Passive investment in broad based indexes has been one of the more successful strategies in the investment world. After decades of outstanding growth in both assets under management and relative performance vs. active management, it was only a matter of time before financial wizards would begin to tinker with the passive recipe. Portfolio managers and financial engineers began to ask themselves that nagging question: How can we “enhance” index returns—i.e. how can we take excess returns or “alpha” and combine them or with cheap beta sources to enhance index performance?
Let’s begin by examining the way one can gain exposure to the S&P 500. We will use $50,000,000 notional amount as institutions such as pension funds and large mutual funds will often transact in large amounts. Figure 1 below demonstrates three methods for gaining exposure to the S&P 500.
The first way is through an ETF such as the S&P 500 Depositary Receipts also known as Spiders (Ticker: SPY). With the ETF trading around $280.00, it would require the purchase of 178,571 shares of SPY to equal $50 million in notional value. The second way is to purchase all 500 stocks in the S&P 500 in the exact proportion to their weighting in the index. With modern transaction methods and computers, one can execute a program whereby a large money manager could purchase each and every stock in the index to the tune of $50 million. With modern technology, this could be accomplished in a matter of seconds.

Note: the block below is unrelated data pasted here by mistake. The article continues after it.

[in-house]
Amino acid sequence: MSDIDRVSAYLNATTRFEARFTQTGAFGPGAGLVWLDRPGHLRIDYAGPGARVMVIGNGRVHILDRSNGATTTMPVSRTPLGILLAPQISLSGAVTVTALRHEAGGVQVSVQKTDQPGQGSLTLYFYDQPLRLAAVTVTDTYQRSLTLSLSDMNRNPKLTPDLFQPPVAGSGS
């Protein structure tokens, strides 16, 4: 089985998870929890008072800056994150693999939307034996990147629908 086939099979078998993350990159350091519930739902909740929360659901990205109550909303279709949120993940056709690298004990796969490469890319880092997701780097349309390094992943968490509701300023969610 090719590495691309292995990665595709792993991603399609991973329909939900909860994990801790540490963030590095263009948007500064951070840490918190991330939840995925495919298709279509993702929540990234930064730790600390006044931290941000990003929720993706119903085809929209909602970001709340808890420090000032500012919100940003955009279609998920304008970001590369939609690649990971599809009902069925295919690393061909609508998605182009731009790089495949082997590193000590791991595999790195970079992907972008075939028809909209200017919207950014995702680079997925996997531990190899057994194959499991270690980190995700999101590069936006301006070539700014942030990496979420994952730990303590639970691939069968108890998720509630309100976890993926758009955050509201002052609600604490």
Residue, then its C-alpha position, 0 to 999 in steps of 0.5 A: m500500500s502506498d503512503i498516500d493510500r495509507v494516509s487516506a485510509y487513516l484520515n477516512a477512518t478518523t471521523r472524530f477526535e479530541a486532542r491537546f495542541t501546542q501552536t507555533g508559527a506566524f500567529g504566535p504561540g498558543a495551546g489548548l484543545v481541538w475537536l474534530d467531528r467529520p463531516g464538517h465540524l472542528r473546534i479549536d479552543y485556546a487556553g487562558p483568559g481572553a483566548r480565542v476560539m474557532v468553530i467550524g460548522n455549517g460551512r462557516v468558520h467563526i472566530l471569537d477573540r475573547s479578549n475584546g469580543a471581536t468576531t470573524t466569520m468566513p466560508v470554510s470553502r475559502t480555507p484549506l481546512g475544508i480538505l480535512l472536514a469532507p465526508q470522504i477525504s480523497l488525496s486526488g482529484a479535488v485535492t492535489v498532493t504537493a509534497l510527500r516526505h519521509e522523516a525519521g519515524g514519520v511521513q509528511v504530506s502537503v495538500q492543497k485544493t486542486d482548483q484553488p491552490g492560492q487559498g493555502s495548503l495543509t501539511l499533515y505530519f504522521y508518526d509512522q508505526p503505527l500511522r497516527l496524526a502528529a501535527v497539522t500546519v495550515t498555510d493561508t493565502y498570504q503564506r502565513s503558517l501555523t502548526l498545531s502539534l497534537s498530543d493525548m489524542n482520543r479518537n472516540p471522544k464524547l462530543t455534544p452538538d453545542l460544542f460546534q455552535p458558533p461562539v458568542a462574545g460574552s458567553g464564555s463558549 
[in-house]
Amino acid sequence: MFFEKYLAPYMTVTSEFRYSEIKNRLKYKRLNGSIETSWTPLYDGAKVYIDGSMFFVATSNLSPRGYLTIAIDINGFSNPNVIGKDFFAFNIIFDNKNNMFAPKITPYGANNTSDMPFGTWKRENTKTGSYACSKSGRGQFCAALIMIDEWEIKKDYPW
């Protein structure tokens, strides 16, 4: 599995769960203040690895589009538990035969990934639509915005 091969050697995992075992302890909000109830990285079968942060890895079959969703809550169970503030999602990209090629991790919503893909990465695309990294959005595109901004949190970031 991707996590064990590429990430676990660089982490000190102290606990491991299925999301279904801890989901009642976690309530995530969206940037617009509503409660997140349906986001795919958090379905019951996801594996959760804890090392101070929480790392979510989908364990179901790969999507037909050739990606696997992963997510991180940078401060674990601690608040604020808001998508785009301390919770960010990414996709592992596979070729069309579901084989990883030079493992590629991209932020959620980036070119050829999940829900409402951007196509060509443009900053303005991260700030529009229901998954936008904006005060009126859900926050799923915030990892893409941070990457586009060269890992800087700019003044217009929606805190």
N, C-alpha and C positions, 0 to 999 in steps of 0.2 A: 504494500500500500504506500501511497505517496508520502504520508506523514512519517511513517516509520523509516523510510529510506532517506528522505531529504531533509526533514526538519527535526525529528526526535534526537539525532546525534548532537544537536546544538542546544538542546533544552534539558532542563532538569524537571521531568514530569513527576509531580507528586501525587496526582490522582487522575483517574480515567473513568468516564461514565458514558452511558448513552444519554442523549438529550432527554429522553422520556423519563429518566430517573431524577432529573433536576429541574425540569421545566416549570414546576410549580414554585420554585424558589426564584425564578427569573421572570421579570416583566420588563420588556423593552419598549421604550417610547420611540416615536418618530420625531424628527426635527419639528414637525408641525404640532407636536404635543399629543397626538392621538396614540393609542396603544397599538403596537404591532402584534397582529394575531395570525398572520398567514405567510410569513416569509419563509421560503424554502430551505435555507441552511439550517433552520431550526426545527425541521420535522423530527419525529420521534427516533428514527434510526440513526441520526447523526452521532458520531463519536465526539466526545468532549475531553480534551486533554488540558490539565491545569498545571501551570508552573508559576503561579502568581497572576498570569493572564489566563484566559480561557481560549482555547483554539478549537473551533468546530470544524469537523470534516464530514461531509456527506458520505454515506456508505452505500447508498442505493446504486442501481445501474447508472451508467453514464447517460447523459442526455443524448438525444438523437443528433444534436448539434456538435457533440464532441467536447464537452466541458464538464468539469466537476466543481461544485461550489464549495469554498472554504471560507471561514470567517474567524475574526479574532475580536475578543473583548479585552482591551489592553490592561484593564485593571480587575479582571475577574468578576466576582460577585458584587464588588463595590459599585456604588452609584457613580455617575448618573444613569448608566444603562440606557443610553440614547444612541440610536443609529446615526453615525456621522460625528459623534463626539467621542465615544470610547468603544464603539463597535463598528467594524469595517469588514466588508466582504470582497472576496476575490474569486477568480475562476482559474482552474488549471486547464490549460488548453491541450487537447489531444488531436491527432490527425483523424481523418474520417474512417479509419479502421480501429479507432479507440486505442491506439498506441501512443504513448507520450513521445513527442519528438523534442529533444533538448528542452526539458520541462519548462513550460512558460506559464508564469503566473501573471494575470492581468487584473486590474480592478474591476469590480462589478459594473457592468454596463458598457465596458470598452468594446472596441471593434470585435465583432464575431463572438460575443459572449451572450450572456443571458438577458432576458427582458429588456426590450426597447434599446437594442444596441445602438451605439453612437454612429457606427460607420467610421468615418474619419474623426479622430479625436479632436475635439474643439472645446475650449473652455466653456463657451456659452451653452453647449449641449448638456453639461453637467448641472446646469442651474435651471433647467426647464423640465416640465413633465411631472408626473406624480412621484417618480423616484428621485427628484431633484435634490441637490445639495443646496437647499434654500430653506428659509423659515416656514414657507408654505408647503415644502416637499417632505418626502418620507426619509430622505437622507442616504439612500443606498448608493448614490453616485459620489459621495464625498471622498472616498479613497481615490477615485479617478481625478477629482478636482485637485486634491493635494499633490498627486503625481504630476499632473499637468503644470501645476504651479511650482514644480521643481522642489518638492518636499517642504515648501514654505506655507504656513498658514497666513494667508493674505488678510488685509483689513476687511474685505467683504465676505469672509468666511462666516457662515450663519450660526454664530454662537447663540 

A third way is to simply purchase E-mini S&P 500 futures at CME Group. The E-mini S&P 500 has a current notional value of $140,000. Hence to buy $50,000,000 of notional exposure, one would need to purchase 357 contracts. With futures however, it is not required to put down the full value of the contract. Instead the investor is required to post performance bond margin. This margin is currently $6,000 per E-mini contract. So, 357 contracts x $6,000/contract would equal $2,142,000. Hence, you would gain the same $50 million in exposure yet only be required to post $2,142,000. All three investors have $50,000,000 in notional value exposure. But only one has the margin efficiencies that futures offer.
Which leaves the question, what could the futures investor do with the remaining uninvested $47,858,000? This is where the portable alpha strategy begins to take shape.
Portable Alpha basically combines a cheap beta source like S&P futures and an alpha source. The alpha source could come from (or “be transported” from almost anywhere: hedge funds, managed futures, small cap stock alpha, but usually comes from shorter duration fixed income instruments.) In its simplest form, it marries beta from stock index futures to the incremental returns of fixed income.
One important point; the fixed income or alpha strategy on the remaining $47,858,000 million must generate a return more than ICE LIBOR. S&P 500 futures contracts combined with merely ICE LIBOR returns will simply replicate the S&P 500’s return and generate no excess return. The idea is to enhance returns beyond the S&P 500. A skilled portable alpha portfolio manager could achieve excess returns of 25-50 basis points over the SP benchmark.